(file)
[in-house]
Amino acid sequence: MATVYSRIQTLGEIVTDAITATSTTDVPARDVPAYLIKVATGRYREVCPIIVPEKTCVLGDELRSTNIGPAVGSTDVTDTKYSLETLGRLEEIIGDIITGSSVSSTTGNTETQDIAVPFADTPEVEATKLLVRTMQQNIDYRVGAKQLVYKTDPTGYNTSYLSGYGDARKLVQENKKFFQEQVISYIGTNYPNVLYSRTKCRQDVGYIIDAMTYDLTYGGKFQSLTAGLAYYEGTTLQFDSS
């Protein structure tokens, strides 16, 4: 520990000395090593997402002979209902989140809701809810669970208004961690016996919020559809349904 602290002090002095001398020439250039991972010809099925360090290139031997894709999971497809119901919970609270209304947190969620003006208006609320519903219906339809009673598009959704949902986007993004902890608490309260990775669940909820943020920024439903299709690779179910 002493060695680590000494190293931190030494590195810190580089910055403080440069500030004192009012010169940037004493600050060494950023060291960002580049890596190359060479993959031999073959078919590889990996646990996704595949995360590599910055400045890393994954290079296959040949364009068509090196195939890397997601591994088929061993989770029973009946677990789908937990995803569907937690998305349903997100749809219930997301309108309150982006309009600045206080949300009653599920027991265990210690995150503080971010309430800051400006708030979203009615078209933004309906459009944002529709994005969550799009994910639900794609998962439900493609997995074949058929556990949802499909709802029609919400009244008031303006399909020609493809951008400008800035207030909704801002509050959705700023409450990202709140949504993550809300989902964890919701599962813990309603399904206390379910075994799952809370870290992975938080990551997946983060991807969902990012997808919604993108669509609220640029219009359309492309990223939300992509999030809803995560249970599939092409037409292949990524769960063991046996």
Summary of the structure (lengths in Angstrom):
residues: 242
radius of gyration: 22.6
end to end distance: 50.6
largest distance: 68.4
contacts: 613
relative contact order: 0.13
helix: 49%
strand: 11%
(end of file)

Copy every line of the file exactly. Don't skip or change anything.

[in-house]
Amino acid sequence: MATVYSRIQTLGEIVTDAITATSTTDVPARDVPAYLIKVATGRYREVCPIIVPEKTCVLGDELRSTNIGPAVGSTDVTDTKYSLETLGRLEEIIGDIITGSSVSSTTGNTETQDIAVPFADTPEVEATKLLVRTMQQNIDYRVGAKQLVYKTDPTGYNTSYLSGYGDARKLVQENKKFFQEQVISYIGTNYPNVLYSRTKCRQDVGYIIDAMTYDLTYGGKFQSLTAGLAYYEGTTLQFDSS
């Protein structure tokens, strides 16, 4: 520990000395090593997402002979209902989140809701809810669970208004961690016996919020559809349904 602290002090002095001398020439250039991972010809099925360090290139031997894709999971497809119901919970609270209304947190969620003006208006609320519903219906339809009673598009959704949902986007993004902890608490309260990775669940909820943020920024439903299709690779179910 002493060695680590000494190293931190030494590195810190580089910055403080440069500030004192009012010169940037004493600050060494950023060291960002580049890596190359060479993959031999073959078919590889990996646990996704595949995360590599910055400045890393994954290079296959040949364009068509090196195939890397997601591994088929061993989770029973009946677990789908937990995803569907937690998305349903997100749809219930997301309108309150982006309009600045206080949300009653599920027991265990210690995150503080971010309430800051400006708030979203009615078209933004309906459009944002529709994005969550799009994910639900794609998962439900493609997995074949058929556990949802499909709802029609919400009244008031303006399909020609493809951008400008800035207030909704801002509050959705700023409450990202709140949504993550809300989902964890919701599962813990309603399904206390379910075994799952809370870290992975938080990551997946983060991807969902990012997808919604993108669509609220640029219009359309492309990223939300992509999030809803995560249970599939092409037409292949990524769960063991046996």
Summary of the structure (lengths in Angstrom):
residues: 242
radius of gyration: 22.6
end to end distance: 50.6
largest distance: 68.4
contacts: 613
relative contact order: 0.13
helix: 49%
strand: 11%